Red Alert: Chinese Telecoms and Cyberattack Jitters

The House Intelligence Committee’s investigation into Chinese telecommunications giants Huawei and ZTE climaxed last week, concluding, essentially, that the Chinese firms aren’t to be trusted.

That set off a spate of stories, including on-the-record denials from Huawei and reports that, for the last year, U.S. telecoms have waged a campaign against their Chinese competitors. That U.S. Defense Secretary Leon Panetta announced that a “cyber Pearl Harbor” could be on the horizon only fanned the cybersecurity storyline.

Listen to this week’s podcast about cybersecurity in general — and China in particular — featuring Brian Proffitt, author of The PayPal Official Insider Guide to Selling with Social Media and an instructor at the University of Notre Dame. Proffitt, who’s been reporting on cybersecurity at ReadWriteWeb, talks about the various factors that complicate the recent House report, including China’s threat to business may have been as much a factor as its threat to security.

Download the podcast (17:58 minutes) or use the player:

Here are some excerpts:

TechNewsWorld: Let me start by asking if there is any sort of precedent for the recent report we heard from the House committee. They essentially said that these Chinese telecommunications firms, Huawei and ZTE in particular, should not be allowed to mingle in the U.S. telecommunications infrastructure, that they weren’t on the up-and-up. There are some military and government connections that have raised a lot of eyebrows.

So I’m curious, from a technological standpoint, if this has happened before. We’ve seen suspicions of foreign countries — Russia and other countries — in the past, but what about specifically from this sort of tech angle? Is this something you’ve seen before?

Brian Proffitt: I think this is something that’s a bit unique in terms of — we’re doing it in this sector of technology. I think the closest thing I’ve seen historically that this is analogous to is when the Japanese car industry came on like gangbusters in the late 70s and early 80s. And we had a real serious pushback from Capitol Hill, from the Detroit automakers, who were responding quite negatively to the influx of all these news cars coming in.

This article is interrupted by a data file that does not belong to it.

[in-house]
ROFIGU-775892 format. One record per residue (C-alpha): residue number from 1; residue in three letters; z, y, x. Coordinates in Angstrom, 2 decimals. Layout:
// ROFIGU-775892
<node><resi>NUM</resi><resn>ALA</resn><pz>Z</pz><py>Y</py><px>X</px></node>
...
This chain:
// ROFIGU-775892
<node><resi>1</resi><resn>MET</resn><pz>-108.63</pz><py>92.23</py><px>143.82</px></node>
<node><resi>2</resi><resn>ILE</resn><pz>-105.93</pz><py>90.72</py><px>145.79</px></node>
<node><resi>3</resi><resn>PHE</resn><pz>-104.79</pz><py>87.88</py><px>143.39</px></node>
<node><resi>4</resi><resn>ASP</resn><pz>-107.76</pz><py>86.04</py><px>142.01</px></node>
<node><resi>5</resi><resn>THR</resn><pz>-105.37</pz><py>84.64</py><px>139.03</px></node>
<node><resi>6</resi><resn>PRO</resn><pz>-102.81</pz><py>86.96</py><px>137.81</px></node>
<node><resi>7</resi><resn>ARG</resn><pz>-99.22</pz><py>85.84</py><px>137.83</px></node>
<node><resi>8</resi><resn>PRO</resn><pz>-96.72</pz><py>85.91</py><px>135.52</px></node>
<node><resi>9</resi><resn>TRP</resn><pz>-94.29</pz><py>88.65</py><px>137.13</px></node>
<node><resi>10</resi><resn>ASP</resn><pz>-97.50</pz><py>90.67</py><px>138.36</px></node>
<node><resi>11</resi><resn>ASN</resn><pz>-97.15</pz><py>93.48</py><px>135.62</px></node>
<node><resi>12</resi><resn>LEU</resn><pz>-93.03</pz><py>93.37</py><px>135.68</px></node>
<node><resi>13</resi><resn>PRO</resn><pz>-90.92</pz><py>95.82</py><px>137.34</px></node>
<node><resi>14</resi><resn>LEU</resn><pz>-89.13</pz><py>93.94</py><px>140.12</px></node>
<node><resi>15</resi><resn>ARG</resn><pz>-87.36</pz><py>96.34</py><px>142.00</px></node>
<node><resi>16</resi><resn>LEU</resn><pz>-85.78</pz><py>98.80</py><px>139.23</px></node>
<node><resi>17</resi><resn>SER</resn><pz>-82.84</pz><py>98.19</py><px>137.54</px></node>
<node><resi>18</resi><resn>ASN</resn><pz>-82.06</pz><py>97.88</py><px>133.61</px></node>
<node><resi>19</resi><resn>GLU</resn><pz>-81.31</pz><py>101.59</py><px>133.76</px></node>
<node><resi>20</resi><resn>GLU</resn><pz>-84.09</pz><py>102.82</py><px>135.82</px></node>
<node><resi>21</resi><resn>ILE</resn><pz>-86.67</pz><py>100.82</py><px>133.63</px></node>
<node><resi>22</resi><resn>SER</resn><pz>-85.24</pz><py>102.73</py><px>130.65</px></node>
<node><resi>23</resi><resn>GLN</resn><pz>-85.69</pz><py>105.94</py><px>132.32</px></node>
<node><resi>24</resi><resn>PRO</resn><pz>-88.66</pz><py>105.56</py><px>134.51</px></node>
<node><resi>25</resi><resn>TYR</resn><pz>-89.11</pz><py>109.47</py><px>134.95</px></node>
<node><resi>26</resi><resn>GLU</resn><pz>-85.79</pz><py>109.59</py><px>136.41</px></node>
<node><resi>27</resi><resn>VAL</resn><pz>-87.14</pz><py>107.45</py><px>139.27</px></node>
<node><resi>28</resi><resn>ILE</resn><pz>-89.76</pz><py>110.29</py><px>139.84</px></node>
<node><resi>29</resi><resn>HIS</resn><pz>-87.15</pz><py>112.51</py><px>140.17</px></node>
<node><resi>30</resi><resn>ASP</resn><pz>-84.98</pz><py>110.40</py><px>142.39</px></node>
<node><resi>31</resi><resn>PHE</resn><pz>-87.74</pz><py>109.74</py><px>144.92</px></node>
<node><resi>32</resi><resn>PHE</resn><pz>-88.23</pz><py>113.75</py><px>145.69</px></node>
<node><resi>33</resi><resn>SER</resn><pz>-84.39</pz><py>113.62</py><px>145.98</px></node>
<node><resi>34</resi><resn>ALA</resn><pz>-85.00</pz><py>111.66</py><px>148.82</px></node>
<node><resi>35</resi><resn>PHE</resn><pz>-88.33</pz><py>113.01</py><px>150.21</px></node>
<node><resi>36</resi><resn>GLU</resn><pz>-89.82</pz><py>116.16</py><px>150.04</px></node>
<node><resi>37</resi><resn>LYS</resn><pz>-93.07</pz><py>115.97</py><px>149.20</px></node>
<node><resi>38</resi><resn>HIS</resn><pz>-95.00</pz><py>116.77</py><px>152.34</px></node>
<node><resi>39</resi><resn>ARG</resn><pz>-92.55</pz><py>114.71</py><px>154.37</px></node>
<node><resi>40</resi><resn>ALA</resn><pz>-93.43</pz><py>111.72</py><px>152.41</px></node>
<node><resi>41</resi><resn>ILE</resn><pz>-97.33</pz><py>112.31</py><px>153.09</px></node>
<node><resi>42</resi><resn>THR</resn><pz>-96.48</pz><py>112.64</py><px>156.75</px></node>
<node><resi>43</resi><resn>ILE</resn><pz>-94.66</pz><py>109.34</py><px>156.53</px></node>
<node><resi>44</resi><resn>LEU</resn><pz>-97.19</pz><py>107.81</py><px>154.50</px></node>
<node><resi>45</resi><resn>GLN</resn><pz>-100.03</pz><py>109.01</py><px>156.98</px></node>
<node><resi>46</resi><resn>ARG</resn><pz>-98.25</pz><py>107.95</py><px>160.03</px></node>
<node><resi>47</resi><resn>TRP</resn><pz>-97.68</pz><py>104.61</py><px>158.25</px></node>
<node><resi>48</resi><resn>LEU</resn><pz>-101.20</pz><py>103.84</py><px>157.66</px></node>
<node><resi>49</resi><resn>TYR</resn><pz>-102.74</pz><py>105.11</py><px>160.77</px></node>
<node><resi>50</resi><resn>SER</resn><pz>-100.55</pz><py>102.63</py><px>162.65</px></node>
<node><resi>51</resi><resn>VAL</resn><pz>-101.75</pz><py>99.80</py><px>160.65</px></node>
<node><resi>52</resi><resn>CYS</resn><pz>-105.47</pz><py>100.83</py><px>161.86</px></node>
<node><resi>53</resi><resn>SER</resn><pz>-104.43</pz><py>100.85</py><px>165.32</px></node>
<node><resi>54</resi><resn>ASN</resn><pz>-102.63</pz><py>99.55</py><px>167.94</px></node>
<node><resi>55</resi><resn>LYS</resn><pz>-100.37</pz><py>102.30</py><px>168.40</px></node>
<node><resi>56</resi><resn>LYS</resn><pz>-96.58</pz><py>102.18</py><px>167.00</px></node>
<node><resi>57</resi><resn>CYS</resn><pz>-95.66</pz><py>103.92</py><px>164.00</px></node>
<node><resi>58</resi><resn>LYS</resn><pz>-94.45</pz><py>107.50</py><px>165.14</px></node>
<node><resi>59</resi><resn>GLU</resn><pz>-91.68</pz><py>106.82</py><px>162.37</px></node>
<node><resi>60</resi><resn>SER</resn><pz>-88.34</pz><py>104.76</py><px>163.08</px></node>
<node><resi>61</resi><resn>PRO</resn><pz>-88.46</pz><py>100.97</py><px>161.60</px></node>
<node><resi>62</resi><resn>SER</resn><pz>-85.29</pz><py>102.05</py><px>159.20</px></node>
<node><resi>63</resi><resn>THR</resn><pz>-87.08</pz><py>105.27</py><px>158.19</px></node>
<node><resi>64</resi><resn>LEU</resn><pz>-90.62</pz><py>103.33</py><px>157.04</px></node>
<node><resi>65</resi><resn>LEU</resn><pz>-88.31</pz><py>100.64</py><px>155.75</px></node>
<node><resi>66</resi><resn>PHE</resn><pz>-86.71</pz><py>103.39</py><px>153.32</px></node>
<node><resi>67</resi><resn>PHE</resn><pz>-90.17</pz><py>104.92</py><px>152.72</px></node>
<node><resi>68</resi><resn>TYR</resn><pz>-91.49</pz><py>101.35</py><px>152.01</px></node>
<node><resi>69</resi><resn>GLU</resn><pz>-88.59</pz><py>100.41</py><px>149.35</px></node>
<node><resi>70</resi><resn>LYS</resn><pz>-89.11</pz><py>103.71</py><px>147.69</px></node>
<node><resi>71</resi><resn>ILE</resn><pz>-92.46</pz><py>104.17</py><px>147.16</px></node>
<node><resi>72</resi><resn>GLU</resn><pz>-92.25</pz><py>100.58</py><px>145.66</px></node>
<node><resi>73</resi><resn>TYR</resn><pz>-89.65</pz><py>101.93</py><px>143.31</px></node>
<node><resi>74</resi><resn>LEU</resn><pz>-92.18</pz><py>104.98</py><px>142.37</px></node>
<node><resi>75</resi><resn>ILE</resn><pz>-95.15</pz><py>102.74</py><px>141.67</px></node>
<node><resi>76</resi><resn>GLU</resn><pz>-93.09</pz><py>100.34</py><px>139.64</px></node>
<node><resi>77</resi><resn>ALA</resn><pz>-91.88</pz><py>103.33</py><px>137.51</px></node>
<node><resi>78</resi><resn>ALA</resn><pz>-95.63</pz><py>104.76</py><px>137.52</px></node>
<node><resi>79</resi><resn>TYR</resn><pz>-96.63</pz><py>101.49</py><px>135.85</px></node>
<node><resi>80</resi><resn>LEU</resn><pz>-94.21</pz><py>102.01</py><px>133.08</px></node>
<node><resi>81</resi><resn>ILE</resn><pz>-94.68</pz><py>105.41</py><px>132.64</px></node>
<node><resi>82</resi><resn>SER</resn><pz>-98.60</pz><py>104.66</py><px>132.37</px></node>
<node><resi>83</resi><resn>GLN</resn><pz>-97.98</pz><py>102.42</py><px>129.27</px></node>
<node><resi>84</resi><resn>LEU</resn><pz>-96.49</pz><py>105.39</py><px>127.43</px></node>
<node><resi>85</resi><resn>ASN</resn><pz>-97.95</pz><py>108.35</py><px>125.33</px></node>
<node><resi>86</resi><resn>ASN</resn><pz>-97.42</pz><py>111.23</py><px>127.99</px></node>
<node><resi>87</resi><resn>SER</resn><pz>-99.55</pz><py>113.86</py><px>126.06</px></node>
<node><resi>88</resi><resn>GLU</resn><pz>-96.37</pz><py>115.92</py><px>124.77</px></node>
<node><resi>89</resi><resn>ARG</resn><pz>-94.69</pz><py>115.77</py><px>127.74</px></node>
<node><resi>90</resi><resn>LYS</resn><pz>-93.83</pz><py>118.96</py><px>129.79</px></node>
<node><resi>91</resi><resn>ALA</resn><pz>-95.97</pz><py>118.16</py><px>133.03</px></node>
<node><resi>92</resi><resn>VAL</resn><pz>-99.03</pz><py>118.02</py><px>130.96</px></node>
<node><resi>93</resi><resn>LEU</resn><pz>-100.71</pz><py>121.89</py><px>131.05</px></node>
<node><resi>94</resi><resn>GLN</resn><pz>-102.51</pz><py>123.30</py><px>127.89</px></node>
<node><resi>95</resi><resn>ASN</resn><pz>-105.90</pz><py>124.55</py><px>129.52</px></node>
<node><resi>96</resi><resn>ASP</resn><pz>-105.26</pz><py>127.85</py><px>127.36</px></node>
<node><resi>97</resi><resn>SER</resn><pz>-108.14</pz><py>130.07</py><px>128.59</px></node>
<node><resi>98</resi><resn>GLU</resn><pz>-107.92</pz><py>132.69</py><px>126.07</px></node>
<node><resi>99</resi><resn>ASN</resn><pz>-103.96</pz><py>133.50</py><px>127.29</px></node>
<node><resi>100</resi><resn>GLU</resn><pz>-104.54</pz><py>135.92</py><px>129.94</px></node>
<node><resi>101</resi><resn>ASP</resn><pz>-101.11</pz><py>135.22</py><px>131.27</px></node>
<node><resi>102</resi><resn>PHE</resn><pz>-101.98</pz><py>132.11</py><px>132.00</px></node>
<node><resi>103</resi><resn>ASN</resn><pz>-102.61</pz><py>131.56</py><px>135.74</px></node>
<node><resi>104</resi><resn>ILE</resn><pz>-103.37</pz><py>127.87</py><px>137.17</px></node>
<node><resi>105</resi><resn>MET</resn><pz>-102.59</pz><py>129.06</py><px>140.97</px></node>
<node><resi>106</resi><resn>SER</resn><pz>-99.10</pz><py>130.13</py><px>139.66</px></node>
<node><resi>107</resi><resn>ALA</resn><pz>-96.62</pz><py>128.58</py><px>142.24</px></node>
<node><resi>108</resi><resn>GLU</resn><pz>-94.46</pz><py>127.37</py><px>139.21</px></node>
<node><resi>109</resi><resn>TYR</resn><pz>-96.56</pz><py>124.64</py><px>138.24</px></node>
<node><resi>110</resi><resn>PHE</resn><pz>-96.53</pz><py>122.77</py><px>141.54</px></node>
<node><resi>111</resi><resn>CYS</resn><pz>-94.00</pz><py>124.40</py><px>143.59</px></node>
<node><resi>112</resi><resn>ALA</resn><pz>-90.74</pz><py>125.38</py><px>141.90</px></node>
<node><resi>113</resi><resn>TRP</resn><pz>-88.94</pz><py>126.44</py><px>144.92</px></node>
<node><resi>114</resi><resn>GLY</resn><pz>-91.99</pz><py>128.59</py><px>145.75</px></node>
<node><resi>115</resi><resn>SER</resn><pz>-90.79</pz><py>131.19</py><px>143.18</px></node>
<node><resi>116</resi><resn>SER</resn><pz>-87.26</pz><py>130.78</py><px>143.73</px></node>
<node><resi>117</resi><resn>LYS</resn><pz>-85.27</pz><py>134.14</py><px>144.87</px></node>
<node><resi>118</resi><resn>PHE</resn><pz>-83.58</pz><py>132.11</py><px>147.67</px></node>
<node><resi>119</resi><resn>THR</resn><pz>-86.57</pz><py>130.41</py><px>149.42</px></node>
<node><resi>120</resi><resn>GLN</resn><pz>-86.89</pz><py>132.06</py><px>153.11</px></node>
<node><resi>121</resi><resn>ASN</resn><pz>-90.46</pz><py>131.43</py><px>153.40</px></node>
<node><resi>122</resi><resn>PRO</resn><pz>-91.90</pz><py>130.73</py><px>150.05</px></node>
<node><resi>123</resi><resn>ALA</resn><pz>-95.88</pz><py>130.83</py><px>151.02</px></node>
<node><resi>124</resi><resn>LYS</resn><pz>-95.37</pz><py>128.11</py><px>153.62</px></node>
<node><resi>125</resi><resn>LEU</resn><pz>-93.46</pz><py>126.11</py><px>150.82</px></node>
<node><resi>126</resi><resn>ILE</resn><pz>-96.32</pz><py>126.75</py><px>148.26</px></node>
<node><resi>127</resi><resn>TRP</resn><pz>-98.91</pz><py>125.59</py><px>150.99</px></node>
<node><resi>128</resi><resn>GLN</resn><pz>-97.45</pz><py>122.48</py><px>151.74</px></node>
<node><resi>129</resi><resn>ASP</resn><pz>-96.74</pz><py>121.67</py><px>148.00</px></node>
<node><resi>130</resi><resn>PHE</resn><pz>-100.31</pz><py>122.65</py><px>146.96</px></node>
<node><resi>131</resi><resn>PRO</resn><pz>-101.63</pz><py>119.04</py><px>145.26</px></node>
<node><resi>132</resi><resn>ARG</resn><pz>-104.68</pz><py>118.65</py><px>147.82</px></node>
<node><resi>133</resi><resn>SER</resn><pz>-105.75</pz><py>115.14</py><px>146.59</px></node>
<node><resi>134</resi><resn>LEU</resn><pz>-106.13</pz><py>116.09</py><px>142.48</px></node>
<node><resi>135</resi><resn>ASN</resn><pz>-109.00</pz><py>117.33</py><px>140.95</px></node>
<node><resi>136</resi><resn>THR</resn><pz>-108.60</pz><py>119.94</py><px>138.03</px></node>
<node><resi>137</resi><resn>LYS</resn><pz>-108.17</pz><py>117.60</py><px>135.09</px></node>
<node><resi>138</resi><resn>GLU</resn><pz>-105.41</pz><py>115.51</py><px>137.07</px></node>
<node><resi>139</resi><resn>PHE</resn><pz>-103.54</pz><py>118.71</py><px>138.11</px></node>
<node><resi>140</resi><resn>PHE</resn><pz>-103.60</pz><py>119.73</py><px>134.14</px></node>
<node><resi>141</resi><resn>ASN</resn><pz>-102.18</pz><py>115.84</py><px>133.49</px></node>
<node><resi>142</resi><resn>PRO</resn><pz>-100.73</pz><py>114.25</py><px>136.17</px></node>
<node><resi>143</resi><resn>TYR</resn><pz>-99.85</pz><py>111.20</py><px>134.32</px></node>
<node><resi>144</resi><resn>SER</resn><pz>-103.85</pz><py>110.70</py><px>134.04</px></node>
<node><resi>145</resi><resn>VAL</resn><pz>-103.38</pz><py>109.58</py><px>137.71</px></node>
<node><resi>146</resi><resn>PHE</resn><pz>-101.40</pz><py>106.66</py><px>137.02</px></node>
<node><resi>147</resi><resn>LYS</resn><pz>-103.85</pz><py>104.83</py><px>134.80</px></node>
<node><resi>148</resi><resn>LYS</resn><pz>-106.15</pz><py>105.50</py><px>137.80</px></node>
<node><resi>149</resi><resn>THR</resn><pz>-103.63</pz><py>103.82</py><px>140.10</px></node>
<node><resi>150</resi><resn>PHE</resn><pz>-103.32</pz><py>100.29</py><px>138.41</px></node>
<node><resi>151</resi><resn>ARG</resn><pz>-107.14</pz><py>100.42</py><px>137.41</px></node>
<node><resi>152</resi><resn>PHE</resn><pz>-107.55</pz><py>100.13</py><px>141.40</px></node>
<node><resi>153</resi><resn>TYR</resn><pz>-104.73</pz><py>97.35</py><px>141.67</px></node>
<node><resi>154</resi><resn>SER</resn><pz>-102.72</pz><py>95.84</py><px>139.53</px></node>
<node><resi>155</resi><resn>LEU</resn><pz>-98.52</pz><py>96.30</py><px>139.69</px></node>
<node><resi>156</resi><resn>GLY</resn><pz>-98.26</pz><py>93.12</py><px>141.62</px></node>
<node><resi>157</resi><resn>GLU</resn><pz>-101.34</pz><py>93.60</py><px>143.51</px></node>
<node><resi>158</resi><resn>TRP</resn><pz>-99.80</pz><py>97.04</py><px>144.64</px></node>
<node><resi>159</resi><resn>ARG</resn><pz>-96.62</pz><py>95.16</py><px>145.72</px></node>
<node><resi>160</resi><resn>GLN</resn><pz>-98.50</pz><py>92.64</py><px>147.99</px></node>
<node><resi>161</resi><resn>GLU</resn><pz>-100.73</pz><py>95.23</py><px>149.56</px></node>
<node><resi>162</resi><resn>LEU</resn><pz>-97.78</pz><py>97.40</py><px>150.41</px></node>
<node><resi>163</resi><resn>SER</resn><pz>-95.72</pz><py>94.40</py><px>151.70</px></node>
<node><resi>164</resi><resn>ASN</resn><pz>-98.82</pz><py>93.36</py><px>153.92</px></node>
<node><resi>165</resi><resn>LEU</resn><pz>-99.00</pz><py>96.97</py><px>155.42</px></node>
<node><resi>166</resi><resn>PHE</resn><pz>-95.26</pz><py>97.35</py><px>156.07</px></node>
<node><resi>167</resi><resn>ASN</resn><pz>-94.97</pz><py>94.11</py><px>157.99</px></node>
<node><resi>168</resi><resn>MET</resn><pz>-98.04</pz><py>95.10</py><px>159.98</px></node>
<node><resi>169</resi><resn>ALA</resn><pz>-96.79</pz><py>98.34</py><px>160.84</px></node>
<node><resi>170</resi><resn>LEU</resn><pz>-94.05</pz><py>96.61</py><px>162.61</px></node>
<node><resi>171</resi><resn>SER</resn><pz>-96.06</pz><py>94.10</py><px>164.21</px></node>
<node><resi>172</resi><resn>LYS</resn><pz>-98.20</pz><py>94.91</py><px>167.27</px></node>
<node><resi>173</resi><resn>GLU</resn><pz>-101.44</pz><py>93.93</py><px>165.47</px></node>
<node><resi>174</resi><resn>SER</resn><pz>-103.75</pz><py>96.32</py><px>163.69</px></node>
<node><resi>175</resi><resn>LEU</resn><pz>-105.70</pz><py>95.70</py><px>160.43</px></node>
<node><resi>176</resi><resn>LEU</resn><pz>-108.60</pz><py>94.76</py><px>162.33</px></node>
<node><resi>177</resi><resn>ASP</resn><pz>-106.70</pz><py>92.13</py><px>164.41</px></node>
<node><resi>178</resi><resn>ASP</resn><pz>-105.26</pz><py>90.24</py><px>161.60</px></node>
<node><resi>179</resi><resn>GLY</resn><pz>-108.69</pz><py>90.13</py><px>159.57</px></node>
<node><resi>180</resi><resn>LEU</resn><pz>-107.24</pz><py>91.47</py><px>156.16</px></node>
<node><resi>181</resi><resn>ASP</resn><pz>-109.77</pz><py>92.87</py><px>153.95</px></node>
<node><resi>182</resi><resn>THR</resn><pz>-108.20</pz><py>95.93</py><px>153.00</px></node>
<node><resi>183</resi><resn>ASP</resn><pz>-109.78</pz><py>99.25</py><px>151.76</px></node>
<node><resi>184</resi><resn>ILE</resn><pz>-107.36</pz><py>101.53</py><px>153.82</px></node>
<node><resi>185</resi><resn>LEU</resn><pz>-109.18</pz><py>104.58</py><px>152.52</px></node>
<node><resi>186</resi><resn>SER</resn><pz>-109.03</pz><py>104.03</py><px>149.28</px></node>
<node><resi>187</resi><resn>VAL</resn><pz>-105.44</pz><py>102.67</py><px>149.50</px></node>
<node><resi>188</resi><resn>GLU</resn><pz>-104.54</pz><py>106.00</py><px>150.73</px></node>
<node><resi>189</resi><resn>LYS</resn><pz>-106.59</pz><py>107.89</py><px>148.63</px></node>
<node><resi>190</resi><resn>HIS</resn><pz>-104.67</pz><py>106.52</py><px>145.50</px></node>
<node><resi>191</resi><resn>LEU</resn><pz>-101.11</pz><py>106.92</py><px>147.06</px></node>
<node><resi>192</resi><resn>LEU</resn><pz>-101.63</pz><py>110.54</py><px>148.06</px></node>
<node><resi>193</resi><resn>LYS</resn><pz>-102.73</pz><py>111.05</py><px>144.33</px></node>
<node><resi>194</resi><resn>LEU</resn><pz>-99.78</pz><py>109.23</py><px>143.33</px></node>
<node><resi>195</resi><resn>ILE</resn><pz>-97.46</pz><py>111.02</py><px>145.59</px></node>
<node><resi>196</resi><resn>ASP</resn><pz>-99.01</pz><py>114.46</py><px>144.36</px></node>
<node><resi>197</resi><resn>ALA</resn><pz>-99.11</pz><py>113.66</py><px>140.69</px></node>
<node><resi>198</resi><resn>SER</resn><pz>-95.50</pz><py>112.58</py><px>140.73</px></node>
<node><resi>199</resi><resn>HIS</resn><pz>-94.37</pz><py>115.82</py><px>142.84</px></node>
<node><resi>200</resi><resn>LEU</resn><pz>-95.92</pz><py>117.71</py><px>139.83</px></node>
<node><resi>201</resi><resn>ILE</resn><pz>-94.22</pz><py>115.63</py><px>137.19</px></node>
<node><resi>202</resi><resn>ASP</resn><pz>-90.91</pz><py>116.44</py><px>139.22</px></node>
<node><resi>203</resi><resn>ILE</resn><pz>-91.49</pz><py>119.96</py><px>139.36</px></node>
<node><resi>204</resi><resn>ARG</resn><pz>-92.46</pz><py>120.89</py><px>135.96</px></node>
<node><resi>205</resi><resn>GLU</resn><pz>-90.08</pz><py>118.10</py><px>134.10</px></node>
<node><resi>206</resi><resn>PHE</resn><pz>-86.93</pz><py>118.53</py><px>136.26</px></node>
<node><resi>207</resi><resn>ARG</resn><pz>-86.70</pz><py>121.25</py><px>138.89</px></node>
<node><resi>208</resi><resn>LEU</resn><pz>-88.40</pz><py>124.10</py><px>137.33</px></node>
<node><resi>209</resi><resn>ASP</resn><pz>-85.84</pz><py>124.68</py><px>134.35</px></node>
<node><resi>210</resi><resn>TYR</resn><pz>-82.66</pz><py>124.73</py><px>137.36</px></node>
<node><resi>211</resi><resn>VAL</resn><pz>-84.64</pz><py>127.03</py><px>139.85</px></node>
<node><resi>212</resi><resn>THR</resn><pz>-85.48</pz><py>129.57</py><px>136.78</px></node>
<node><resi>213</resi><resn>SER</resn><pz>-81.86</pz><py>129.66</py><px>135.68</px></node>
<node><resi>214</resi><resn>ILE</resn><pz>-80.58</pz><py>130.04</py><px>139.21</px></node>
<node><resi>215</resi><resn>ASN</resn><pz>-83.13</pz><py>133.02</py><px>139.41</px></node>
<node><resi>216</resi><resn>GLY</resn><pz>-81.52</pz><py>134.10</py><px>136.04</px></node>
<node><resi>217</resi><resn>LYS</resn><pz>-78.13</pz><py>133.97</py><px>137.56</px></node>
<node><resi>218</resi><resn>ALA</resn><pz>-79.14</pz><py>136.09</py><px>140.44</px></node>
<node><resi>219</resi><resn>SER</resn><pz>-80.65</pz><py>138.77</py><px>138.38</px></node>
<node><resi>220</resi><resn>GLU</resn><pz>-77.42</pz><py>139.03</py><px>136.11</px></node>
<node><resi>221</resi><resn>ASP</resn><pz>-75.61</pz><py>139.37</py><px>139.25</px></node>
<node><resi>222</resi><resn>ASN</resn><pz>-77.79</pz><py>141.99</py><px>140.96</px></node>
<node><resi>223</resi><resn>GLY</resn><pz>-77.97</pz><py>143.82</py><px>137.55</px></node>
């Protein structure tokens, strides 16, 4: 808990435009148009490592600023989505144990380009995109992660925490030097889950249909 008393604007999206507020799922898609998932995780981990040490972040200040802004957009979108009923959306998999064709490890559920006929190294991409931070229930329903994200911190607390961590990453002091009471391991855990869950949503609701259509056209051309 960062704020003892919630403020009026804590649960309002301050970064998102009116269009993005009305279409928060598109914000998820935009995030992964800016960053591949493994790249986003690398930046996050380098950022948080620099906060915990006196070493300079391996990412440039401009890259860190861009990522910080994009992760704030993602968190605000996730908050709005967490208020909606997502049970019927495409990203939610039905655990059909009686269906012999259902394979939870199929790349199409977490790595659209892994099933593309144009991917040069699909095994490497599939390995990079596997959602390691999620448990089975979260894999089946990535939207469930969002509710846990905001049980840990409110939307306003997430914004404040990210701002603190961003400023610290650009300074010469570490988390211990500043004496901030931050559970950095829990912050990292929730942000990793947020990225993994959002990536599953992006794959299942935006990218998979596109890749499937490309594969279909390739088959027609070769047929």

I think really there are a lot of parallels between what happened back then when you had all these cars come in that were initially, eh, not that great, but they improved very quickly and even surpassed Detroit in terms of quality, some would say. And meanwhile Capitol Hill is setting up all sorts of trade barriers, and there were times there when it looked like a full-on trade war.

And I think really what we’re seeing today — and I think it’s amplified and made far more negative by the presence of social media and whatnot — is the repeat of that kind of thing. You have China, and they’re getting in the telecommunications industry, their economy is sort of booming, they’re trying to do their best. But they’re working within a system where private and state is a very fuzzy line, so there are some concerns there.

Couple that with an America which is trying to recover from its own economic problems. We have an election year. I think it’s a perfect recipe for this kind of protectionism we’re seeing. And the problem for everybody is, we don’t know what’s legitimate here and what’s not.